1. The productive part of the Yukon’s economy actually has a very low carbon intensity.  We have a highly educated workforce and most of our economy is not resource intensive.  Mining, oil & gas are only about 13% of Yukon’s GDP (see Yukon Bureau of Statistics’ Gross Domestic Product (GDP) by Industry 2014).  Because mining produces a product (metal), that actually overstates the value of the resource industry when it comes to jobs and salaries paid.  Therefore the bulk of our economy is low-carbon intensity.  With a carbon tax, the Yukon’s economy is more competitive relative to carbon-intense economies.  In other words, the Yukon will perform better relative to other provinces when carbon taxes come into play.  This is a basic of economics:  do what you are good at and the Yukon is good at having a low-carbon intensity economy.

The Yukon also has excellent opportunity to further de-carbonize our economy by increasingly switching to renewable energy (primarily hydropower, but also biomass and to a lesser extent wind and solar).  Other jurisdictions do no have the natural resources to produce renewable energy that the Yukon does.  As such, the Yukon can readily further reduce its exposure to carbon taxes and become even more competitive.  

2.       Use of fossil fuels represents a significant economic leakage for the Yukon.  In 2013 the Yukon consumed about 226 million litres of gas, diesel (inc. heating fuel and jet fuel) and propane (see Yukon Greenhouse Gas Emissions: the Transportation Sector, 2015).  If we assume this is about $1/L, that is $226,000,000 that left the Yukon with just about no economic benefit to the Yukon (we essentially burned that money).  Any reduction in fuel usage will result in more money staying in the Yukon’s economy and can be put to more production use.  For example, the money could be used by Yukoners for arts, entertainment, culture, health care, education or just about anything will be more useful that burning the money.  This will also help build the local economy since more resources will be used and consumed locally.  Even a 10% reduction in fuel usage will be $22 million dollars that would be repatriated to the Yukon’s economy.  That is almost exactly at 1% increase in our GDP which would have wiped out the GPD decline the Yukon experienced in 2013 and 2014.  

Another thing that makes me mad is the rhetoric does not reflect the realities of math.  The carbon tax will have almost no measurable impact on the price of goods (and zero impact of the cost of services) because the amount of fuel used to transport goods to the Yukon is very very small relative to the value of the goods.  Where you will see the difference is at the gas pump and on heating fuel.  But it is not much of a difference:  the $10/tonne tax will be about $0.02 /L at the pump.  Yup, that is it: less than the price difference between gas stations and less than the difference between regular and premium.  If you drive the speed limit and drive conservatively, you will increase your fuel economy by 10% which more than offsets the fuel price increase of 1.7%.  Any driver can fully mitigate the any fuel price increase.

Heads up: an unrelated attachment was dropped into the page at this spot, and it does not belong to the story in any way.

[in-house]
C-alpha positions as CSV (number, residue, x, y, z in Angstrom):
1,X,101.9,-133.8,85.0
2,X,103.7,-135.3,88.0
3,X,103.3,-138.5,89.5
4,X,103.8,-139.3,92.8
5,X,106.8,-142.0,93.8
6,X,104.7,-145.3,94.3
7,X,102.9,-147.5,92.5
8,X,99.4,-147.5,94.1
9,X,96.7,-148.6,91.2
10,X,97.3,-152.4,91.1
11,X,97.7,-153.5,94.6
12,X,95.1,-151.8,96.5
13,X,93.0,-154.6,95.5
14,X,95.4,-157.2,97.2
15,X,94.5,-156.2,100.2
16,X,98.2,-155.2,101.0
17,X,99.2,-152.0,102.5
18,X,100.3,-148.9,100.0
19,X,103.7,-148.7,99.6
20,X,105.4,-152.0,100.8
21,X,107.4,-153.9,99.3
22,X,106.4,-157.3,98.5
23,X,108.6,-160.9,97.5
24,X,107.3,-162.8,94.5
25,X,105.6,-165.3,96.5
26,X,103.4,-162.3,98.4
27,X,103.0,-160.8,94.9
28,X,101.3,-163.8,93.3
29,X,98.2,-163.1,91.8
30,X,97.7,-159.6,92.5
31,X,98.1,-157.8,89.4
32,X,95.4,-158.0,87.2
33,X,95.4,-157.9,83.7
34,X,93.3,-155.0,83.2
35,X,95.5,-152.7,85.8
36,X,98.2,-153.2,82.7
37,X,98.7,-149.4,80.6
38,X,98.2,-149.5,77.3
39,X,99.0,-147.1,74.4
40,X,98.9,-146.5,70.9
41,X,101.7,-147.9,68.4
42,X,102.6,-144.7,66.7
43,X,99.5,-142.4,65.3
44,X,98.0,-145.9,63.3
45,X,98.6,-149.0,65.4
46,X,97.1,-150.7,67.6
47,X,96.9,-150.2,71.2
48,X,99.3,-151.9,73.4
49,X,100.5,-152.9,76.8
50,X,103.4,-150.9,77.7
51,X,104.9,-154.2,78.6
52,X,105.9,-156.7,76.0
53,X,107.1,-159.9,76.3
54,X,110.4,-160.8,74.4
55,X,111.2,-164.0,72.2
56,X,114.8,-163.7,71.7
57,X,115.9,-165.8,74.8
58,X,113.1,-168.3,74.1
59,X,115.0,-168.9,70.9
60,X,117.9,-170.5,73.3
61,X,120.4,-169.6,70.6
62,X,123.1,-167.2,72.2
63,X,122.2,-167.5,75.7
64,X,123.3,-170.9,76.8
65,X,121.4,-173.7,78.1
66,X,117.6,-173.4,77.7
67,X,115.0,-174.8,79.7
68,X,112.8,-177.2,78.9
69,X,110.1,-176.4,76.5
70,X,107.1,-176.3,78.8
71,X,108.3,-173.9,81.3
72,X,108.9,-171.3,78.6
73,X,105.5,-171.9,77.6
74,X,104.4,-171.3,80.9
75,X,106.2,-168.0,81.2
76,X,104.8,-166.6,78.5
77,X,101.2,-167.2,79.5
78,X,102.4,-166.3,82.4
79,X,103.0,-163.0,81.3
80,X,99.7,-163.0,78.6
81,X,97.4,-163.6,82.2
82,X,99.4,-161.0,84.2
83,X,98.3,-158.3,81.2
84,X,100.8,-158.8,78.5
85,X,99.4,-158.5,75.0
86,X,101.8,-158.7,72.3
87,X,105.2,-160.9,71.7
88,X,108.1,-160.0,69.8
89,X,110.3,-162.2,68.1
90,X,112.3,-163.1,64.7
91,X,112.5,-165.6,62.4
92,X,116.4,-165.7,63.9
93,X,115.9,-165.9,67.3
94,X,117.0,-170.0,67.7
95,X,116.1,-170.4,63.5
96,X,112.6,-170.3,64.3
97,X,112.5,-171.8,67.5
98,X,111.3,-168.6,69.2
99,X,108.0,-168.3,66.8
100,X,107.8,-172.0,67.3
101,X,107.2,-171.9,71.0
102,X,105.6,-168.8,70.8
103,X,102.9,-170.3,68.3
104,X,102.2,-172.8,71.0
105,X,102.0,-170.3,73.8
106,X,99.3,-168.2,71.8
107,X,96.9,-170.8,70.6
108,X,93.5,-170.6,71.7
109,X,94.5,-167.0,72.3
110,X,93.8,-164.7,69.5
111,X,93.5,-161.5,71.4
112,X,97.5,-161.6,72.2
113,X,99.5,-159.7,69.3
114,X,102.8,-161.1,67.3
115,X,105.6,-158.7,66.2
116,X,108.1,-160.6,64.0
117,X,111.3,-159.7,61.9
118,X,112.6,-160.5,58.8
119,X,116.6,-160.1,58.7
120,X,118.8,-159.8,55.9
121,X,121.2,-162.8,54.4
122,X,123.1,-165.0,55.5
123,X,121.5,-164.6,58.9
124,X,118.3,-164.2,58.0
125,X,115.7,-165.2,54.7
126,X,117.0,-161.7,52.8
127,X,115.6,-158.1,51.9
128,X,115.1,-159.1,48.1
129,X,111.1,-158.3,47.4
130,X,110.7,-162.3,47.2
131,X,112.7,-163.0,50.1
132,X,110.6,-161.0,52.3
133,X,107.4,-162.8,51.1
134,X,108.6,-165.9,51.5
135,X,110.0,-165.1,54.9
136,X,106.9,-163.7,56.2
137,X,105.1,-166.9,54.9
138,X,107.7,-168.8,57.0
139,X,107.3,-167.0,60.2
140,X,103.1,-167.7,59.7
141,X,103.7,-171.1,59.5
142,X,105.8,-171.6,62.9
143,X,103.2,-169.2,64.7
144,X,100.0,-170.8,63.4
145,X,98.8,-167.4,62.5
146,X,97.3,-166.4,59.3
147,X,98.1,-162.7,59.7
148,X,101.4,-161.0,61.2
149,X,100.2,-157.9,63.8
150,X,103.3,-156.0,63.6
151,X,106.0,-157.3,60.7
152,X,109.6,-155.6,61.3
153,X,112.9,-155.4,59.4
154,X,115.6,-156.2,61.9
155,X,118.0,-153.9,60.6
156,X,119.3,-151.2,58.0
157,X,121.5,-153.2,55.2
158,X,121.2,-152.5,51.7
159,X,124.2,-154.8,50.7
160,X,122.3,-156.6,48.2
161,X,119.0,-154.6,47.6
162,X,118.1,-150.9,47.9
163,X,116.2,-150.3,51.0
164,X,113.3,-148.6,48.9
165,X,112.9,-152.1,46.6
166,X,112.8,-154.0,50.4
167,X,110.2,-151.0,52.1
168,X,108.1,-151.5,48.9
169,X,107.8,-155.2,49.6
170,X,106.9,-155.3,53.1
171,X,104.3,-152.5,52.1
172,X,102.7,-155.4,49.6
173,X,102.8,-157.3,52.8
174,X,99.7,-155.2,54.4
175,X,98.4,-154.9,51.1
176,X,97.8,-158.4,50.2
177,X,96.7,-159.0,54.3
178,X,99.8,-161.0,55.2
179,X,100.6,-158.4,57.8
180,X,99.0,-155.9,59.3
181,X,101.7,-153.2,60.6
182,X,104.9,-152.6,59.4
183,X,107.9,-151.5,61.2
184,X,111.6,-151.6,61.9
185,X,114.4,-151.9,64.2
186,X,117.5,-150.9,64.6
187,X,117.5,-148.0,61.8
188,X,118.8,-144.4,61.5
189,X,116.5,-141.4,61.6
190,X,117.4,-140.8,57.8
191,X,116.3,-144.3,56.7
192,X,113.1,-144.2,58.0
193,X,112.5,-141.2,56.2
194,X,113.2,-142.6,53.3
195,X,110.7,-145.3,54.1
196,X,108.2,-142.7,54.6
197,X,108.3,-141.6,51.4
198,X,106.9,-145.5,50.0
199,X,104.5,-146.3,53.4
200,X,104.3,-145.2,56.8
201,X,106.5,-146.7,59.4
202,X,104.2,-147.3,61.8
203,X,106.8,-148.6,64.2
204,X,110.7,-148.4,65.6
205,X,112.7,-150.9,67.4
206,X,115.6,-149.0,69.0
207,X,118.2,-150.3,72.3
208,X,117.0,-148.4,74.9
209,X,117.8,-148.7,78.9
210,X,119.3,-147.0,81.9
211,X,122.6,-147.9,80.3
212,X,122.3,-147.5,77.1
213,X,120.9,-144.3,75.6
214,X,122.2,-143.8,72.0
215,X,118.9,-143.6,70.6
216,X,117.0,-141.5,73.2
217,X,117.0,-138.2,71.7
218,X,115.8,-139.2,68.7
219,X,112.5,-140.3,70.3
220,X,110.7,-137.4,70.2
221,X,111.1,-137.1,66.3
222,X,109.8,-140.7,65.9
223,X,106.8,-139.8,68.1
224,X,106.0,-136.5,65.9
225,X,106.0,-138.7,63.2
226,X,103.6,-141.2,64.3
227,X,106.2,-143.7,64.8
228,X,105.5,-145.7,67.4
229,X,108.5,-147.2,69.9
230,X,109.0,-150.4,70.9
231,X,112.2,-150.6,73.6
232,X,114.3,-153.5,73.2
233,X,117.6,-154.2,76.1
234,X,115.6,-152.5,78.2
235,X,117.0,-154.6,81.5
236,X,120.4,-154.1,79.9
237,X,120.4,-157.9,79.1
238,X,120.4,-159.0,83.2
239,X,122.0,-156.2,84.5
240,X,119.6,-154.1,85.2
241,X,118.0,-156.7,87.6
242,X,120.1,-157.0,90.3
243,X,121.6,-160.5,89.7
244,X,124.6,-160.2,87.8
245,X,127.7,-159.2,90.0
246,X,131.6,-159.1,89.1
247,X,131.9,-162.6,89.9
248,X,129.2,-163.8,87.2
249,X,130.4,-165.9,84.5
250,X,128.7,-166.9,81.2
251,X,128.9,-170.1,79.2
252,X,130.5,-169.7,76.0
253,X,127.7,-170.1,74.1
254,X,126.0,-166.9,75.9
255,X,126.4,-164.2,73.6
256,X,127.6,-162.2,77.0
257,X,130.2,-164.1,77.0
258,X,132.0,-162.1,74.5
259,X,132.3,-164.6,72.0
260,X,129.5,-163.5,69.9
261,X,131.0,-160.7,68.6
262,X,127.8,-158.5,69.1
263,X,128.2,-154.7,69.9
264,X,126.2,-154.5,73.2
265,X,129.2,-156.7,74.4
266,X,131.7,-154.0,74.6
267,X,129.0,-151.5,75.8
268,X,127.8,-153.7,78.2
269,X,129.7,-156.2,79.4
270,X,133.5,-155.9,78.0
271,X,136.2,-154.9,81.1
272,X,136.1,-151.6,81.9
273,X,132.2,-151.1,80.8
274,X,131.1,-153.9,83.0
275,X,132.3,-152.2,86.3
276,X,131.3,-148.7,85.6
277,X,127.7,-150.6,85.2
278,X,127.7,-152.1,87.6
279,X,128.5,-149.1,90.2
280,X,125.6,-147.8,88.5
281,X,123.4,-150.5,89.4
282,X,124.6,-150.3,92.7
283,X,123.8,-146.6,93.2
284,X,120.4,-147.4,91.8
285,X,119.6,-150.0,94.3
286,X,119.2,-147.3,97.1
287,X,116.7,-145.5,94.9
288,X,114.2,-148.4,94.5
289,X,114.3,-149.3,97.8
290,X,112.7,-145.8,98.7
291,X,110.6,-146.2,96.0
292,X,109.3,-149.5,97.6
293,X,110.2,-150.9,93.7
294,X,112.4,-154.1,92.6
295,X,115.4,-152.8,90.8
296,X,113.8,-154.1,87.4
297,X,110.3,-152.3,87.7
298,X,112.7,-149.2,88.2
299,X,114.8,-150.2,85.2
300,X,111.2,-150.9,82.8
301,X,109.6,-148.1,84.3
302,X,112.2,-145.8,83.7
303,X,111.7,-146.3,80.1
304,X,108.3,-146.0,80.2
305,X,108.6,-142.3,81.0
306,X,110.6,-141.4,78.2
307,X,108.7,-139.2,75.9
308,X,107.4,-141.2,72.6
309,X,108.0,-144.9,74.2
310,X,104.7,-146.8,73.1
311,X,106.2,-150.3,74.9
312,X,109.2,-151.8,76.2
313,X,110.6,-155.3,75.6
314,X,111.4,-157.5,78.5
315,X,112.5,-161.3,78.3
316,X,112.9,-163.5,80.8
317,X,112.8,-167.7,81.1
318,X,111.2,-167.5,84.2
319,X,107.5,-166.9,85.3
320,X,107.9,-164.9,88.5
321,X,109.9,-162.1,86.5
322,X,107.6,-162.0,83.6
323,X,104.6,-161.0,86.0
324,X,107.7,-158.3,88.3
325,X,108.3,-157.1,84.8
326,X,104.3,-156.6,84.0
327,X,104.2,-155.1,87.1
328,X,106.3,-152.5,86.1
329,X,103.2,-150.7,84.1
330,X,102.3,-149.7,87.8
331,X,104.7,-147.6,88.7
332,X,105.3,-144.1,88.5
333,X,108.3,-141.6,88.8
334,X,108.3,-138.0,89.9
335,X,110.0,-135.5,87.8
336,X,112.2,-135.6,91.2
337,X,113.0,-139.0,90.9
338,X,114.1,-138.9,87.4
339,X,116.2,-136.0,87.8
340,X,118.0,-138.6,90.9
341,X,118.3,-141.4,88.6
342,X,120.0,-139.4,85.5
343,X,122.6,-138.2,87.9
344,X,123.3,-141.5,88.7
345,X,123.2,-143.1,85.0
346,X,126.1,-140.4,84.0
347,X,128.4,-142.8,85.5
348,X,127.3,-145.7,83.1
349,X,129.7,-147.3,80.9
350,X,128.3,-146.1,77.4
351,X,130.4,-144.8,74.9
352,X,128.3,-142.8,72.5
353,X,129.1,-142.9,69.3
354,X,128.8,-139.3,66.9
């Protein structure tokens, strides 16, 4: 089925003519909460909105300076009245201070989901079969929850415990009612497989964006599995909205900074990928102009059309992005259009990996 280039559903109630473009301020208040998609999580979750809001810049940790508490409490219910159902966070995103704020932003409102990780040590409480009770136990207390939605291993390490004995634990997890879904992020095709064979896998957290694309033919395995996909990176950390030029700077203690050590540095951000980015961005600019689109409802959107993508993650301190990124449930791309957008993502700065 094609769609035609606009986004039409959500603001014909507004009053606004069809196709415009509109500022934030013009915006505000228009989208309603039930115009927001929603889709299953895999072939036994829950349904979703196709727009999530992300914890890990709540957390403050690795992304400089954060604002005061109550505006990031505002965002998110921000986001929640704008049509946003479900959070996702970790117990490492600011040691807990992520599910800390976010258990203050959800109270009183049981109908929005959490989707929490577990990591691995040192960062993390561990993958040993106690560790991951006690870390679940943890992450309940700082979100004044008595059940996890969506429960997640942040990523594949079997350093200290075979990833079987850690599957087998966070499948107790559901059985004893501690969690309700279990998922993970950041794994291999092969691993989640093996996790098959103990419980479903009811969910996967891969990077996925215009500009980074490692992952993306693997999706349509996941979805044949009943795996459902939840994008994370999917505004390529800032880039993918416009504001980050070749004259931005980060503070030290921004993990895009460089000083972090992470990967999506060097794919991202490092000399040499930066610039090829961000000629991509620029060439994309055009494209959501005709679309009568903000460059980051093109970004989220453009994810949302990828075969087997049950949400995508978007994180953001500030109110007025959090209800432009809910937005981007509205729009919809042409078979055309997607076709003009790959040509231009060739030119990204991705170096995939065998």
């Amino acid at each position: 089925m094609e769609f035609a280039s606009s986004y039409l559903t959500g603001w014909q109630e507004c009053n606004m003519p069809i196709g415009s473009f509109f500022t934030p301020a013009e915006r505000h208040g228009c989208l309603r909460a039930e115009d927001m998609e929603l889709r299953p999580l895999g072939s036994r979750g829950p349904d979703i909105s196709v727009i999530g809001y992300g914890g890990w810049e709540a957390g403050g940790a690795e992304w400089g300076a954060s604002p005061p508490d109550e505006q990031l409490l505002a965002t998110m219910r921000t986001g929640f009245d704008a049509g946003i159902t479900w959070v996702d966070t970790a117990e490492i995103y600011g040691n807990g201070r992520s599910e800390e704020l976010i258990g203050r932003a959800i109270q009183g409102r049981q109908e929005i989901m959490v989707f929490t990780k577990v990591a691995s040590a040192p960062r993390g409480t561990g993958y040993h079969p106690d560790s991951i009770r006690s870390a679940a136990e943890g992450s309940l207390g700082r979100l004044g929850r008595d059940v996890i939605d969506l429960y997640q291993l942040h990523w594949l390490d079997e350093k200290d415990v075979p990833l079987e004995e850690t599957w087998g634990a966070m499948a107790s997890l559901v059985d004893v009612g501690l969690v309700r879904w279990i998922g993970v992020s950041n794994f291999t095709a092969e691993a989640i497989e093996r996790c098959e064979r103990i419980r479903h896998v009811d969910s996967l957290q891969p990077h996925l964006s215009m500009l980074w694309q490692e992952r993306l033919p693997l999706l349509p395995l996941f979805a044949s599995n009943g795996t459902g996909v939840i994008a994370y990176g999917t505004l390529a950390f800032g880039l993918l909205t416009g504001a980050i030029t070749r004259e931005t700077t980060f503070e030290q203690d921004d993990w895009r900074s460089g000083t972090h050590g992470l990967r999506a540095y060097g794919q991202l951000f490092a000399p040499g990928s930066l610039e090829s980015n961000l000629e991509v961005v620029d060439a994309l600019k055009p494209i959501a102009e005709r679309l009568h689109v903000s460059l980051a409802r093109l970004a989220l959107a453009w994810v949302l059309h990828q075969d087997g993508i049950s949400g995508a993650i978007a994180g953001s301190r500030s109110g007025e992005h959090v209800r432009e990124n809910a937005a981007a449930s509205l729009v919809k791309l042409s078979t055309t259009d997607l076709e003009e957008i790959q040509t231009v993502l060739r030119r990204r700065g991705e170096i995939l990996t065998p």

Saturday, October 1, 2016

First month of Solar Hot Water monitoring data

With the end of September we now have our first full month of energy monitoring data for the solar domestic hot water (SDHW) at 704B Wood Street (see for background).

Since September is an equinox month (average day/night) we can kind of assume it is representative of annual average sunlight.  So it is fortuitous that the first month of monitoring has been September as it gives us some indication of what annual performance might be. 

And the result?  Significantly less saving than predicted by the energy model.  The interesting thing is it does not seem to be due to system performance (which is performing better modeled), but due to a more insidious factor:  Conservation!  Basically the residents of the home are not using enough hot water to realize the potential of the system.  This is because there are a number of hot water saving measures designed into the house (including a very large drain water heat recovery system), that there are only 2 to 3 occupants in the house and lastly the residents are very energy conscience and therefore don't use a lot of hot water.

The first rule of energy conservation wins yet again:  reduce the consumption first before looking at efficiency, and only then (last) is renewable energy generation (which is what the SDHW system is.) 

Below is a graph of September's energy performance of the system. I'll explain the three bars and the preliminary findings below:

  1. The first bar on the left is the predicted hot water performance from the HOT2000 building energy model.  The model suggested that water heating in September would take 487 kWh of which 34% would be supplied by the solar system.  I don't know the details of what and how the model works, but I do know a few of the assumptions that help explain the difference.  HOT2000 standard reference defaults to assuming there are 4 people in the house (2 adults and 2 children).  It assumes they use 225 L of hot water a day at 55degrees C.  In the actual home there are 2 to 3 adults, they only use 125 L/day and the tank temperature is maximum 45degrees C.  So on water usage alone this house uses 44% less hot water than the model.